With Beijing blocking it from forming trade pacts, Taiwan is pushing a Go South policy that looks to South-east Asia and India
If there is one economy that has put the bulk of its eggs in the Chinese basket, it is Taiwan, with nearly 40 per cent of its exports and 57 per cent of its outbound investments going to the Chinese mainland.
But the slowdown of China's economy is giving impetus to the island's efforts to diversify away from the Chinese juggernaut and to "internationalise", as one of its policymakers, Ms Connie Chang, director-general of overall planning at the National Development Council, puts it.
At a briefing last week for foreign journalists - including this correspondent - on a media trip organised by the Foreign Ministry in conjunction with Taiwan's National Day last Saturday, she admitted that the government "didn't expect growth to be so bad" this year.
Buffeted by slackening demand from China and Beijing's devaluation of its currency, which makes Taiwanese exports more expensive, the Taiwanese government had back in August slashed by more than half its growth forecast of 3.78 per cent to 1.56 per cent. Early this month, it warned that the island's export-reliant economy might not reach 1 per cent growth.
In the IT sector, "we have focused on one market, which is mainland China. That has to change if we are to maintain steady export growth", said Ms Chang. "We need to be internationalised and liberalised."
HURDLES TO TRADE PACTS
Taiwan is well aware that for it to remain competitive and to be less dependent on China for its trade, it needs to be more integrated with the regional and global trading systems by signing more free trade agreements (FTAs) and taking part in regional trade pacts such as the Trans-Pacific Partnership (TPP) that brings together 12 economies from both sides of the Pacific Ocean, and the Regional Comprehensive Economic Partnership (RCEP) that is being negotiated between the 10 Asean states and six other countries including China, India, South Korea and Australia.
But it has been able to sign bilateral FTAs with only eight other economies: China, diplomatic allies Honduras, El Salvador, Guatemala, Nicaragua and Panama as well as New Zealand and Singapore, covering just 10 per cent of its total trade. This compares unfavourably with the 30 per cent of a key economic rival, South Korea.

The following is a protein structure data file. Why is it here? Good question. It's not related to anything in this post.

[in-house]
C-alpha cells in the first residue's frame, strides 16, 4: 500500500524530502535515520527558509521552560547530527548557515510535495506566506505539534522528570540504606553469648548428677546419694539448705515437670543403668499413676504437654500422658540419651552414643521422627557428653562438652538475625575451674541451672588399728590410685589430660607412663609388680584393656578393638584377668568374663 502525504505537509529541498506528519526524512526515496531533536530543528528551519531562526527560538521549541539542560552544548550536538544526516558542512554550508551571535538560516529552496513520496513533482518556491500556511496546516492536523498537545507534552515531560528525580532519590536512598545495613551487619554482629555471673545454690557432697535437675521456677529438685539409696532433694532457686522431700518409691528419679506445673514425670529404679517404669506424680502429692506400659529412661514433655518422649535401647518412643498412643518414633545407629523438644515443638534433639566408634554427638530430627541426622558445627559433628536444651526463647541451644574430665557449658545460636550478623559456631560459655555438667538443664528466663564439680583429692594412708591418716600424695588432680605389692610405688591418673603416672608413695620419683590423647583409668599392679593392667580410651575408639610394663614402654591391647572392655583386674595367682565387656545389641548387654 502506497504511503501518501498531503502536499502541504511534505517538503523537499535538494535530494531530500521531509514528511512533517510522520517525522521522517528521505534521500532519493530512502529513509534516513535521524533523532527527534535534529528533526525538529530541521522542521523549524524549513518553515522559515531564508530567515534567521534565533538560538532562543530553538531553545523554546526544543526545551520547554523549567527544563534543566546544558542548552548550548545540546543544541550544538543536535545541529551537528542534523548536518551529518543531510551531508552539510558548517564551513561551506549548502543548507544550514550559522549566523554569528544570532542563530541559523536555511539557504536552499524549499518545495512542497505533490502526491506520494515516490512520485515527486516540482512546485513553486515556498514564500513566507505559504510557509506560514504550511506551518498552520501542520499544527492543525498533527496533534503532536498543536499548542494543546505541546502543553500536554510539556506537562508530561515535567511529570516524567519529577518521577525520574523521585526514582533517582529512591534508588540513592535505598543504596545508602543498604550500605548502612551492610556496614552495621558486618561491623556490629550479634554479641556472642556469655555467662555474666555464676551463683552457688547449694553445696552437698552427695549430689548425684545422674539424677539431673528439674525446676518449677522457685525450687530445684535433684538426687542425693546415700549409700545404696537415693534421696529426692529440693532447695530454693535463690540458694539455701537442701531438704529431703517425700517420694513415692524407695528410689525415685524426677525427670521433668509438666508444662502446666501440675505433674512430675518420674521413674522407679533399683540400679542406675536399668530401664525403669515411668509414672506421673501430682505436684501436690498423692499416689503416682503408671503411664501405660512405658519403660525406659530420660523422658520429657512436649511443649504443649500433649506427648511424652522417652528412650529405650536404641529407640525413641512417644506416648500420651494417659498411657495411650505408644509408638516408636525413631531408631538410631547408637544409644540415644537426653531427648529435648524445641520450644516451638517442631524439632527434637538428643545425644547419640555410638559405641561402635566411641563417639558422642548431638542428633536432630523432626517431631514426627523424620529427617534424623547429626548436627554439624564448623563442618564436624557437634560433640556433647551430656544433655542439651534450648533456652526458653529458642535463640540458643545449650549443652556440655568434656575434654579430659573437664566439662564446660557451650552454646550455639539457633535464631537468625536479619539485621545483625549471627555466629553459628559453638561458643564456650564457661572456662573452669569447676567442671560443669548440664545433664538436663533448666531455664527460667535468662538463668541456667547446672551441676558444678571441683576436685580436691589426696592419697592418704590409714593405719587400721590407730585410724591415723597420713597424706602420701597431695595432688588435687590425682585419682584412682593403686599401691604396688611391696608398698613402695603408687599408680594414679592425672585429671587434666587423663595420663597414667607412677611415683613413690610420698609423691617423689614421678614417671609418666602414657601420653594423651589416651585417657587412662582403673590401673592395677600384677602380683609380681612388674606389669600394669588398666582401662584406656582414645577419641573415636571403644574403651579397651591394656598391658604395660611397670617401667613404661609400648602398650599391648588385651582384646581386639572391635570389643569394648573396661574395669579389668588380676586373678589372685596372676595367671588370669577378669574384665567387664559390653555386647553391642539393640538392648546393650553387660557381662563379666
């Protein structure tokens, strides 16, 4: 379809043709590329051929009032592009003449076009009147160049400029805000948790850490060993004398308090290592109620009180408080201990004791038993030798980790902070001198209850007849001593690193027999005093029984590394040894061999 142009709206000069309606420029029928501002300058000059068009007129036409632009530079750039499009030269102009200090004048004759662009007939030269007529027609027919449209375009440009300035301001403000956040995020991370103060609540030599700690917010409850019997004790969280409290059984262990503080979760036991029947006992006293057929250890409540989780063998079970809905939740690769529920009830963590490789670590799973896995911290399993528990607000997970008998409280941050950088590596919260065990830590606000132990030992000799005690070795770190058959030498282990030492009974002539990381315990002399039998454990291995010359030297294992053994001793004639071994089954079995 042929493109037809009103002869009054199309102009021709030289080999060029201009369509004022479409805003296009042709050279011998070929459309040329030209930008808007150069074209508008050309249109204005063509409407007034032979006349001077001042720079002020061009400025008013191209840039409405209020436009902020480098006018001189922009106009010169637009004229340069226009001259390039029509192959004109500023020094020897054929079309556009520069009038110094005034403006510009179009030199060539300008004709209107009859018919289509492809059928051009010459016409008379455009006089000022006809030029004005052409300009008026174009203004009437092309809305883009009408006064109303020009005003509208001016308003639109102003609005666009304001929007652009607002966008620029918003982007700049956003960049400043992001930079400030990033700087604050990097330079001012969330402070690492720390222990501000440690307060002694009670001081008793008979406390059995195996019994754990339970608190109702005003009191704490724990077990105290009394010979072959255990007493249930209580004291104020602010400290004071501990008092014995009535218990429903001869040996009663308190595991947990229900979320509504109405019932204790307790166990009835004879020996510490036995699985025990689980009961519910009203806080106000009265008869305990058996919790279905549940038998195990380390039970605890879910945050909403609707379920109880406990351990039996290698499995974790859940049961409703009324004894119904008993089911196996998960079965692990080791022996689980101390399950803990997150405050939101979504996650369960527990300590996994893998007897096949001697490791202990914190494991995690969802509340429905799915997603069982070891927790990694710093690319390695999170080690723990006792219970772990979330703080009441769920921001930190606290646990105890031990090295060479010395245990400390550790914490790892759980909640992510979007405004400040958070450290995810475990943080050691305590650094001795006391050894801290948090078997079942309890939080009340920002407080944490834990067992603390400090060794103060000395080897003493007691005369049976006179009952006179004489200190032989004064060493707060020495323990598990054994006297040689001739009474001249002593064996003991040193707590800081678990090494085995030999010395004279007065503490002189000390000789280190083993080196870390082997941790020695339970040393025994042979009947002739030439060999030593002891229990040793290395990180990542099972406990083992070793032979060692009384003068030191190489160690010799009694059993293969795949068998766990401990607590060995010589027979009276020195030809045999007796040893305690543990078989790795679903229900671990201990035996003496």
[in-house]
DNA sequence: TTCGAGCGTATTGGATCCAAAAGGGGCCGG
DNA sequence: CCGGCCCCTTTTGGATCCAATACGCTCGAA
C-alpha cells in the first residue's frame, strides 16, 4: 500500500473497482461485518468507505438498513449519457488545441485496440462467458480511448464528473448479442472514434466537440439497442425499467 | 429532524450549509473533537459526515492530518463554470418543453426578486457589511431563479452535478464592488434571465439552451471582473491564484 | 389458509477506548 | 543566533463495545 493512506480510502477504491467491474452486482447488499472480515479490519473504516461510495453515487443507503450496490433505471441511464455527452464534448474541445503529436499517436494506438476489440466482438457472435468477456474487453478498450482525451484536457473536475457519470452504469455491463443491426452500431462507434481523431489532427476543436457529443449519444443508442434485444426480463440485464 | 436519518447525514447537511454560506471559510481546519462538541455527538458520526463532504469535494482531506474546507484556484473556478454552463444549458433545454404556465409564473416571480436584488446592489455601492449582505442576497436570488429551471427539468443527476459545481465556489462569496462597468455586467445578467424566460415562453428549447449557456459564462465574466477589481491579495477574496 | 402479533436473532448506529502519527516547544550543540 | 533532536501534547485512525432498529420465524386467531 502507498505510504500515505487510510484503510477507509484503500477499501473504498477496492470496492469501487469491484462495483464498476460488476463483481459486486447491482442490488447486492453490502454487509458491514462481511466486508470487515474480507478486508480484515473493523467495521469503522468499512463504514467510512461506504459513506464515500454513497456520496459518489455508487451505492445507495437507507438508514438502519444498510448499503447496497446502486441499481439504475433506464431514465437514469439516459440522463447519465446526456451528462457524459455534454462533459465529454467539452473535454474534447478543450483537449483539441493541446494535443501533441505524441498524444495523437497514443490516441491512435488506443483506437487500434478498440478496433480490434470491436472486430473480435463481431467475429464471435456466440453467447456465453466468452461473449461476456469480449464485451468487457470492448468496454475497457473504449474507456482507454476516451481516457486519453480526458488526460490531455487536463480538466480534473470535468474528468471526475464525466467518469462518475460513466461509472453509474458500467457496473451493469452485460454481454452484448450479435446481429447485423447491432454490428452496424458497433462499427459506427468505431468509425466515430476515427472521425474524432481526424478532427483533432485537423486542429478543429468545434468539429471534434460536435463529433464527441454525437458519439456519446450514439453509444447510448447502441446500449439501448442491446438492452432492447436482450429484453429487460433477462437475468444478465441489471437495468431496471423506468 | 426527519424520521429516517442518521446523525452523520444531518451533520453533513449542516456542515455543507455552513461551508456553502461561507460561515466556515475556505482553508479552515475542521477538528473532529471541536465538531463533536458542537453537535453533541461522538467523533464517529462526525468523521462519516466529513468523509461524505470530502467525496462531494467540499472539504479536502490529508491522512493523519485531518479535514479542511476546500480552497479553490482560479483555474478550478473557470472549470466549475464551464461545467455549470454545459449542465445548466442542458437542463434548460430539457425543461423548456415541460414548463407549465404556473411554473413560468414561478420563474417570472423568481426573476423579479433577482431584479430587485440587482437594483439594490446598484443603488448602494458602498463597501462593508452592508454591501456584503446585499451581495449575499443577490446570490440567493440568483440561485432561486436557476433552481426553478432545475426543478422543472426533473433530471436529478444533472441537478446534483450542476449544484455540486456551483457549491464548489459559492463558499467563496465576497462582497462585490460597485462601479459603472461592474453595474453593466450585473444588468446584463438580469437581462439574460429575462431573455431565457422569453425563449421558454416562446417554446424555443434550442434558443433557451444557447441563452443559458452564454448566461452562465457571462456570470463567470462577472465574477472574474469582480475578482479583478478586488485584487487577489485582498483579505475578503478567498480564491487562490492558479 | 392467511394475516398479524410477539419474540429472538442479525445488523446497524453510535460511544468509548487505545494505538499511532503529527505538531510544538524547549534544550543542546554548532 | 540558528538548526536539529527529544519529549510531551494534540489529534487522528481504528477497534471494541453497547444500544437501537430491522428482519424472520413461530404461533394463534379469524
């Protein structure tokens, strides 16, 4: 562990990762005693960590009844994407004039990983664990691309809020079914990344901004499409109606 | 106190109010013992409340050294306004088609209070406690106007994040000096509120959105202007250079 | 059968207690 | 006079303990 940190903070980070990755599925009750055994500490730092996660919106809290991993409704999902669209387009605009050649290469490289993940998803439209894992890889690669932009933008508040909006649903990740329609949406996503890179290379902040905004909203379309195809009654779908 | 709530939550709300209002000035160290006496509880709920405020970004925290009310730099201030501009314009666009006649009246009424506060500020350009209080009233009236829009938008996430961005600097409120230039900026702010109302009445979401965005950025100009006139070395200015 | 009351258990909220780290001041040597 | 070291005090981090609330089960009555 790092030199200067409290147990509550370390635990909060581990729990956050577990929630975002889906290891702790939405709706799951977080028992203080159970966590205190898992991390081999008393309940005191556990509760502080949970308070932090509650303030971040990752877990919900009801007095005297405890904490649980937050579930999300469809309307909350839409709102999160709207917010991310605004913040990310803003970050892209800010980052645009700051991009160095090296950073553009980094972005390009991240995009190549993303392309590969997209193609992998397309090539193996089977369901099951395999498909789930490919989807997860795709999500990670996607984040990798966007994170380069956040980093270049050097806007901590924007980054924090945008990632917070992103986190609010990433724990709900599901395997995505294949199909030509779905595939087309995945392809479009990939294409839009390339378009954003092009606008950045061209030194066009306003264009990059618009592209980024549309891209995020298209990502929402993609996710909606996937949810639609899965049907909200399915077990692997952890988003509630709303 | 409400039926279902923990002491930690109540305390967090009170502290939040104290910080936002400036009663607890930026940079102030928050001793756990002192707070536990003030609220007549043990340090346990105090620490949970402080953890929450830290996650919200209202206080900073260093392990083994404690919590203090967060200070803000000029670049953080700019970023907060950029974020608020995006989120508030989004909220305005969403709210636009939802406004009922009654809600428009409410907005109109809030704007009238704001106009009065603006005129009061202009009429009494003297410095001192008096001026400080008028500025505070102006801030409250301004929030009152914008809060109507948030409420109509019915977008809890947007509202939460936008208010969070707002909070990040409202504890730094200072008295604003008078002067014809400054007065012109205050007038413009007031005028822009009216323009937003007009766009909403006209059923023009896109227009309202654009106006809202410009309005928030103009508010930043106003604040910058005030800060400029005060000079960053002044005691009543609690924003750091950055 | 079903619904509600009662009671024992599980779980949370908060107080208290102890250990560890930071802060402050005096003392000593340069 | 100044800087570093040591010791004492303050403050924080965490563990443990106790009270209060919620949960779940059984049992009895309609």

The principal reason for Taiwan's paucity of FTAs is China's objections to other countries signing such deals with the island, which it regards as a breakaway province.
Taiwan had been able to sign the trade pacts with Singapore and New Zealand only after the thawing of chilly relations with China with the coming to power in 2008 of the China-friendly President Ma Ying-jeou and after it had signed with Beijing the Economic Cooperation Framework Agreement in 2010 to free up the tightly controlled trade between the two sides.
To get round China's blocking of its signing full bilateral FTAs with other economies, Taiwan has begun to work on what amounts to the building blocks of an FTA - piecemeal trade deals with individual countries that could add up to an FTA in substance if not in name. Thus, it has signed a Customs agreement with Germany and an investments agreement with Vietnam, for example, said Mr Cheng Chin-sung, deputy director of the multilateral trade affairs division in the Ministry of Economic Affairs, during his ministry's briefing for the visiting journalists. Taiwan's predicament has brought out ingenuity in its trade negotiators.
But it needs also to get into regional trade pacts if it wants to avoid marginalisation in the ongoing regional economic integration. Thus, it has been working hard over the last two years to get into the TPP, a pact involving 12 nations from the Asia Pacific Economic Cooperation (Apec) forum, of which Taiwan is a member.
Taiwan has argued for its inclusion in the TPP, pointing out that the pact has been identified by the 21-member Apec as one of the pathways towards a Free Trade Area of the Asia Pacific (FTAAP), the economic forum's ultimate goal of regional economic integration. With its trade with TPP countries making up 36 per cent of its total trade volume, it is imperative that it joins the trade pact, Taiwan reckons. Its studies show that joining the TPP would add 1.95 per cent to its real GDP growth while staying out would mean a reduction of 0.27 per cent to its GDP growth.
Taiwan has lobbied all 12 TPP nations, and the reply it got, said Mr Cheng, was that they were busy with negotiations and would consider its application "in the future".
Now that the TPP negotiations have concluded, early this month, Taiwan is hoping that it will be included in the next round of negotiations for another set of economies to join the pact.
The United States has said that Taiwan is welcome to join the trading bloc. "We welcome Taiwan's interest in the TPP," US Deputy Trade Representative Robert Holleyman said in Taipei early this month.